•  a combination of the Hebrew word 'was' (HYH);
•  plus the present tense additive (W) to produce HWH;
•  to which is then added the future prefix (Y) to produce YHWH.
In other words, in YHWH is simultaneously the past, the present, and the future! Or, as the French translation gives – l'Eternel.
 
 
So, a legitimate translation would be the "Ever-Present-One",
or as the Bible itself describes:
 "HE WHO IS – WHO WAS – and WHO IS TO COME" 
Revelation 1:4.
Yahweh
was often abbreviated as 'Yah' or 'Jah' (Ps.68:4, "His name is Jah"). Sometimes used (poetically) in conjunction with the full term, as in the first reference to the Lord in Ex.17:16 ("throne of Jah").
 
 
However, Jewish scribes, first in Palestine and later in Babylon gradually dropped the 'dagesh' accent in the audible 'h' in its short form (central 'h' in its full form) so that it became inaudible and was no longer treated as a separate word-equivalent of Yahweh (Ginsburg, Massorah vol.4,p.472,§160).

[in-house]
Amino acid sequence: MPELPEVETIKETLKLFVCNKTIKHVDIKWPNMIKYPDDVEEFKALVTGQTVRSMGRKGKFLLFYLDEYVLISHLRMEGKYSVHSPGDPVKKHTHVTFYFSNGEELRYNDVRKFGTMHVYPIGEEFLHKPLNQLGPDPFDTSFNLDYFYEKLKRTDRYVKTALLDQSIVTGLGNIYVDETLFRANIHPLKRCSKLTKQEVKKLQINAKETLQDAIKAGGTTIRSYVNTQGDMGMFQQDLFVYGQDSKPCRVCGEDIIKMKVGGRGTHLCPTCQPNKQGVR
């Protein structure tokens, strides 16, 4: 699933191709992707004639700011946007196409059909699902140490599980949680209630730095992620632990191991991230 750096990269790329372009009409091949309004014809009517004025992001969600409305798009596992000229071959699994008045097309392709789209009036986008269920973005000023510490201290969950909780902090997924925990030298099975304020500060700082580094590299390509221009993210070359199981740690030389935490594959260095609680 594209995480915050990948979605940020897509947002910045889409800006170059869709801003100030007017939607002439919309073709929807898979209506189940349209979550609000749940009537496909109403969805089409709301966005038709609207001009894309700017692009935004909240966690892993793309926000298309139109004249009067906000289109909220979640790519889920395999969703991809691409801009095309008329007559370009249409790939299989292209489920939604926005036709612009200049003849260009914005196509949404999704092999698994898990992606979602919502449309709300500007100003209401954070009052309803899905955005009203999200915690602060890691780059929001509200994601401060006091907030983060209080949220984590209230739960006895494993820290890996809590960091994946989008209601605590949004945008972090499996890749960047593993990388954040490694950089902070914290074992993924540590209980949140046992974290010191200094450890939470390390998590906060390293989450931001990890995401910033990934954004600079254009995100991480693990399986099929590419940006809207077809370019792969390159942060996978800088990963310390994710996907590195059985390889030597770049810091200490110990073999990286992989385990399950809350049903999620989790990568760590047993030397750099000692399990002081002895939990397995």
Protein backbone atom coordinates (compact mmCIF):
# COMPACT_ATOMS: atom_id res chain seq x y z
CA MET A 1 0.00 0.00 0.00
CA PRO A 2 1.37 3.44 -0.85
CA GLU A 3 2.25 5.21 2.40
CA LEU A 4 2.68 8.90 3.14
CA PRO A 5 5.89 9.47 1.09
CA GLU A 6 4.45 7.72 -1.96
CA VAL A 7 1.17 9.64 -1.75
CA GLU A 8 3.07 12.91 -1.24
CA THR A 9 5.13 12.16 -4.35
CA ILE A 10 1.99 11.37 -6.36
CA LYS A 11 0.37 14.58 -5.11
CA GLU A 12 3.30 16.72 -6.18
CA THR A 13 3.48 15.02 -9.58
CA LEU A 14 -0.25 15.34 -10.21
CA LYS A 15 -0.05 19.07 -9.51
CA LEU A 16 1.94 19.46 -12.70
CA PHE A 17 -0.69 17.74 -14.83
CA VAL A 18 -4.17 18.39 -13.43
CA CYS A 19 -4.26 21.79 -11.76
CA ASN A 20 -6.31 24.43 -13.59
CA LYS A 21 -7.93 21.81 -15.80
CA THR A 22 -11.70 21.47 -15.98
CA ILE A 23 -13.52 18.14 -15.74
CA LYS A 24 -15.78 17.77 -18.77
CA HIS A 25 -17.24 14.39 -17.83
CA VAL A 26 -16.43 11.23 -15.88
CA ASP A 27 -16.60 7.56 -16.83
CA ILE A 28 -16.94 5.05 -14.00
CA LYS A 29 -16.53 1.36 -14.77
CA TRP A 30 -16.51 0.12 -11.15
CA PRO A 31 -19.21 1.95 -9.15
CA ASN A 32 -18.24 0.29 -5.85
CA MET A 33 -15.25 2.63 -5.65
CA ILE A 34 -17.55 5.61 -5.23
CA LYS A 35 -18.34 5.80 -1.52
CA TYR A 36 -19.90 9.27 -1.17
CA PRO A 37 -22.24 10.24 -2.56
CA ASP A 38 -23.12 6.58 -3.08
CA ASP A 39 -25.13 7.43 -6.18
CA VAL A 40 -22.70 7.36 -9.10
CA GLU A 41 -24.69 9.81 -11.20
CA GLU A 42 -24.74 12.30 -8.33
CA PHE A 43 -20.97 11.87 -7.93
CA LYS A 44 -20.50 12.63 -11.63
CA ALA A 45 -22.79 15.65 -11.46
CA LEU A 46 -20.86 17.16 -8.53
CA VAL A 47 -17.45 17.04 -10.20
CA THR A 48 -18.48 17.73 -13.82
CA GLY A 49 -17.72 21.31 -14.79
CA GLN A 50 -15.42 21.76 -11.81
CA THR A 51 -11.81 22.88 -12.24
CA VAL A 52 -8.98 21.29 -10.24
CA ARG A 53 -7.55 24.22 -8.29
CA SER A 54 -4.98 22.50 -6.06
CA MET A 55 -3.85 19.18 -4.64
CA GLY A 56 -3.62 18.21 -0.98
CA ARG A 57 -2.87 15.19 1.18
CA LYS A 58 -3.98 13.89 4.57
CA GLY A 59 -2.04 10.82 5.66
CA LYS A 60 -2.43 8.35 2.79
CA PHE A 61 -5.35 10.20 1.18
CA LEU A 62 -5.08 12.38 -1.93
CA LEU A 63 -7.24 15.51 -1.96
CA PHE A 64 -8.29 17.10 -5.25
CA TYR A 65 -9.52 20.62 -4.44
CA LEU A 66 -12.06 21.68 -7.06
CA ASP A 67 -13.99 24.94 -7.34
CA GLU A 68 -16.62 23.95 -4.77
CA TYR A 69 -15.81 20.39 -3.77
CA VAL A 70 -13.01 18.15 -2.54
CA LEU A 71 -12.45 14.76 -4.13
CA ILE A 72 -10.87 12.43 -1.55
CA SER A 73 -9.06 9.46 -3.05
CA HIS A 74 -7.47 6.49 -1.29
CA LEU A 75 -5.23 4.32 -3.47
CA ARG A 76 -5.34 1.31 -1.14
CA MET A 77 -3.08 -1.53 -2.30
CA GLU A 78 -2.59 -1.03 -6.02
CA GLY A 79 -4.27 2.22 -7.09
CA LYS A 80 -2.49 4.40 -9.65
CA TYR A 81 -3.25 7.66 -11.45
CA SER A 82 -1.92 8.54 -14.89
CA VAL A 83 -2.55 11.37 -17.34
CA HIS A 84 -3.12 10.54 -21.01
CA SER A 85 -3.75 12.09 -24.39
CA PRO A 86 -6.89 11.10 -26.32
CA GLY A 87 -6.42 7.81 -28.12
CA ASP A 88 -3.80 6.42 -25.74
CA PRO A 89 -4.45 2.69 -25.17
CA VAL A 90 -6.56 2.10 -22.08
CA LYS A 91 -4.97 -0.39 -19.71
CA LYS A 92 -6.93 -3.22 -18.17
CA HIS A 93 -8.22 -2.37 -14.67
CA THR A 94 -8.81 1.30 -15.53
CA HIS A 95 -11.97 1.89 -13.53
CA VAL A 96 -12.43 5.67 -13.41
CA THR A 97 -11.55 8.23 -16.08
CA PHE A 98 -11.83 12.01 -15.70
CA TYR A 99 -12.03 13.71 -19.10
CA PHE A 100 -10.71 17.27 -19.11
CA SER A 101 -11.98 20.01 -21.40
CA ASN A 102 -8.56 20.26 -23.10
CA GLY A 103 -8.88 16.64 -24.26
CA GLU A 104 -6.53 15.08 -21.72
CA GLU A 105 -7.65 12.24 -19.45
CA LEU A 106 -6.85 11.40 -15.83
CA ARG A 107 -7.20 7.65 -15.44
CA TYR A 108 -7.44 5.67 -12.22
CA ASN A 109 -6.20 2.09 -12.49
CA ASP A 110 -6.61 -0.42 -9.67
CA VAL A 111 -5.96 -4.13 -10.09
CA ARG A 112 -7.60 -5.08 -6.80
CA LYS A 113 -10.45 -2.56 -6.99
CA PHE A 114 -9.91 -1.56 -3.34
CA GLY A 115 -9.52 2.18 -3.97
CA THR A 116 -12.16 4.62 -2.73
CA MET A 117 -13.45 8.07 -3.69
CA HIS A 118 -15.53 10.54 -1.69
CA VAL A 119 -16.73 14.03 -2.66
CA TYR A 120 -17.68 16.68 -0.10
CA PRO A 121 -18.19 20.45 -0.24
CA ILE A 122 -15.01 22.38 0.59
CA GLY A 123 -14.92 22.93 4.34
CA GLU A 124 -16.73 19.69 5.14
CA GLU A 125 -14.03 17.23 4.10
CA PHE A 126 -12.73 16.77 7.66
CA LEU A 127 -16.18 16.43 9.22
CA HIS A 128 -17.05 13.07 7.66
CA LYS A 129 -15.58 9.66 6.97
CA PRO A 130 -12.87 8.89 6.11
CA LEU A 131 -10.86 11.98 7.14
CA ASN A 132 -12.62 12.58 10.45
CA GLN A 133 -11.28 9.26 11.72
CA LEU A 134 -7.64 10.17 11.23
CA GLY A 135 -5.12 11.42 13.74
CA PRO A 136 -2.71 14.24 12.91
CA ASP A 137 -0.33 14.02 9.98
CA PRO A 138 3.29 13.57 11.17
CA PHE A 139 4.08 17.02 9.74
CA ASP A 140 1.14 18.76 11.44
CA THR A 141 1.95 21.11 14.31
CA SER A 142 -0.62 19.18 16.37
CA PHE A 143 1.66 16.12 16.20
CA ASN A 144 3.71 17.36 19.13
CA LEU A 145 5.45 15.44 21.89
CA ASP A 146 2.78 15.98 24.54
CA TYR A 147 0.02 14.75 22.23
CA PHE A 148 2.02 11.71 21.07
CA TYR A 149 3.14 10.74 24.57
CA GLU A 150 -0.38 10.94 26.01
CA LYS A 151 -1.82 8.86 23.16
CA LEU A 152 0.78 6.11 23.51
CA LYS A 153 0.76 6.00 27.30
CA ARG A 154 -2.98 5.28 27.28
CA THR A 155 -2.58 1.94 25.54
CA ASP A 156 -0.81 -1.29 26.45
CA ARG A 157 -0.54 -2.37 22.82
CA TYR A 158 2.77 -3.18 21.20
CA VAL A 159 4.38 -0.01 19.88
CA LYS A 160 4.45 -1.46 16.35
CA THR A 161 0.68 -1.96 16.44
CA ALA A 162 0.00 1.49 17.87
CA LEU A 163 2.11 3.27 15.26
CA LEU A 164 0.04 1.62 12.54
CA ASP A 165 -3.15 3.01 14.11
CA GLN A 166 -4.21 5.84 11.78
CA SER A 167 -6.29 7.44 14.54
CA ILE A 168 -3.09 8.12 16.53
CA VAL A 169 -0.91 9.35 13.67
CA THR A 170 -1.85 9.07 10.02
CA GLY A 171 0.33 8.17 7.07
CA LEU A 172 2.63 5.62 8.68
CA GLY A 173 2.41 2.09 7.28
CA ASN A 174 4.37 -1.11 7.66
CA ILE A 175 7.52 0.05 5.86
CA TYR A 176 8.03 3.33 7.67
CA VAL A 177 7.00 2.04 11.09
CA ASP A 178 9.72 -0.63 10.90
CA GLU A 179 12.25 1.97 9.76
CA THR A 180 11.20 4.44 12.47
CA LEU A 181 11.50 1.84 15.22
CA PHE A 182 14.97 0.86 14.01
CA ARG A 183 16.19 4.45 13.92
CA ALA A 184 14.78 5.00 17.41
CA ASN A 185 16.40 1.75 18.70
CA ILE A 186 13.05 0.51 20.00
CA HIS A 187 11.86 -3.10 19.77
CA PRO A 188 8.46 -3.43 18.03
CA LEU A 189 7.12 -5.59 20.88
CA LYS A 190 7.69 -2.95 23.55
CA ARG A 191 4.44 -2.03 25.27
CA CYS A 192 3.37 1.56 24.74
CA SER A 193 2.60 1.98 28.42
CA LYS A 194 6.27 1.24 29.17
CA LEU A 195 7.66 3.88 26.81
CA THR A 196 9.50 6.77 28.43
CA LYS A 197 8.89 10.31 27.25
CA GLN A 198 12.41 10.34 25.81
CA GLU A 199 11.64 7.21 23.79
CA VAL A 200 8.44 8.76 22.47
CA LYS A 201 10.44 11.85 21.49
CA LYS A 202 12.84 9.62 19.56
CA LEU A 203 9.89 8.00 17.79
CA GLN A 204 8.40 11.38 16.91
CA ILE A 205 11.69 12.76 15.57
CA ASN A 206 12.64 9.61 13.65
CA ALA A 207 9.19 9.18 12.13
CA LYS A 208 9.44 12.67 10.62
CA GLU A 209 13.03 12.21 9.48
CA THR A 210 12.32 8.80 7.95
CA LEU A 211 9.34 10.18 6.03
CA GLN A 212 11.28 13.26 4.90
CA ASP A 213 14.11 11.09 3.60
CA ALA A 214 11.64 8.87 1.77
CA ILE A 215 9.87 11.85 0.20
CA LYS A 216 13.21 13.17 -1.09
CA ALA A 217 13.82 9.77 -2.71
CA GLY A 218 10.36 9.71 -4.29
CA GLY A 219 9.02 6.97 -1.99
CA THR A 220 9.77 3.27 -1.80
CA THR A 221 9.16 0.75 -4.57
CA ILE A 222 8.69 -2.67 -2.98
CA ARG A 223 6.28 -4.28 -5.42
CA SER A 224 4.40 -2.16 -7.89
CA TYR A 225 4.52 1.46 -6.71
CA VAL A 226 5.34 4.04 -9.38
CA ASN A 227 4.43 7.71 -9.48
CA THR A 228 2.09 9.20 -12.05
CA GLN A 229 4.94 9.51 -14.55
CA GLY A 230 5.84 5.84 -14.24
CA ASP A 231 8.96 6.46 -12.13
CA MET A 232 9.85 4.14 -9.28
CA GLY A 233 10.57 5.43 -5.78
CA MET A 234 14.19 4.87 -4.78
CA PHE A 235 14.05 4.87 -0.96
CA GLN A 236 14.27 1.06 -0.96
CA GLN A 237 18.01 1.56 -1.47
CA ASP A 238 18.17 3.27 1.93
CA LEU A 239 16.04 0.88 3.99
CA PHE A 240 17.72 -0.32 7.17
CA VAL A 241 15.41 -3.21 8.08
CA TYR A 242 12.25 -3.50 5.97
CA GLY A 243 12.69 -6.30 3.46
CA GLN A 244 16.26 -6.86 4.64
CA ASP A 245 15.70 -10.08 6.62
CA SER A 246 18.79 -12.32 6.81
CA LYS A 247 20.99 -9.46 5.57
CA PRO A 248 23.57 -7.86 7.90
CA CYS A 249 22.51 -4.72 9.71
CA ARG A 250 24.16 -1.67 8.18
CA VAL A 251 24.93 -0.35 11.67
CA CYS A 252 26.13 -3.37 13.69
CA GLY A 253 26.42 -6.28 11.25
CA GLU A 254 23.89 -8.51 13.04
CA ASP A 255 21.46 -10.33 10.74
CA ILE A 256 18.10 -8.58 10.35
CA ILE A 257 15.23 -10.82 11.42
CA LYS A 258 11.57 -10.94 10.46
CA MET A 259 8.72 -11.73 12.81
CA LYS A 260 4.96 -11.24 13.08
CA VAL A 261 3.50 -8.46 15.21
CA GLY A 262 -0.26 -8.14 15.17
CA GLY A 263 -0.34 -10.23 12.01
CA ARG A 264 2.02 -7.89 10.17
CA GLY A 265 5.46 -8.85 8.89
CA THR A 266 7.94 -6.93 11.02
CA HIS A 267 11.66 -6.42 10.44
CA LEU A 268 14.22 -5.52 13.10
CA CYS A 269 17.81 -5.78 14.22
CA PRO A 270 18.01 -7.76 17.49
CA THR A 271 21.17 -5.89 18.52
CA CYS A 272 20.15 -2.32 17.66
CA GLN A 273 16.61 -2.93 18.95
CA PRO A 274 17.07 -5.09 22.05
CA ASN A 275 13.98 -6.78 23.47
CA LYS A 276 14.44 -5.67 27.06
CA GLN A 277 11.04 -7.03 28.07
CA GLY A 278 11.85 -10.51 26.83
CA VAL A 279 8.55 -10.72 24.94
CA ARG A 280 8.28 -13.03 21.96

This probably occurred as part of the process of sacralizing the term Yahweh to its exaggerated status in Judaism and in the pseudo-Christian 'Sacred Name Movement', as almost worthy of worship in itself: another bizarre twist in the human history of spiritual deviance.
See: Israel Heresy
This
sad influence continues in various forms of Judaized Christianity today in which the Hebrew characters of 'Yahweh' are inserted into English text of the Bible without translation or even transliteration (by the Institute for Scripture Research 1998 translation) as though it were some special mark of reverence.
 
The
equivalent in its short form however appears in human names as a devotion (Moses' mother, etc..);
in the worship word usually transliterated into English as 'hallelujah'; and
even in a place name 'Bizyothjah' ("contempt of Jah"), a city in Judah (Jos.15:28).
 

History of the English Bible Israel's Right to Canaan/Palestine The Israel Heresy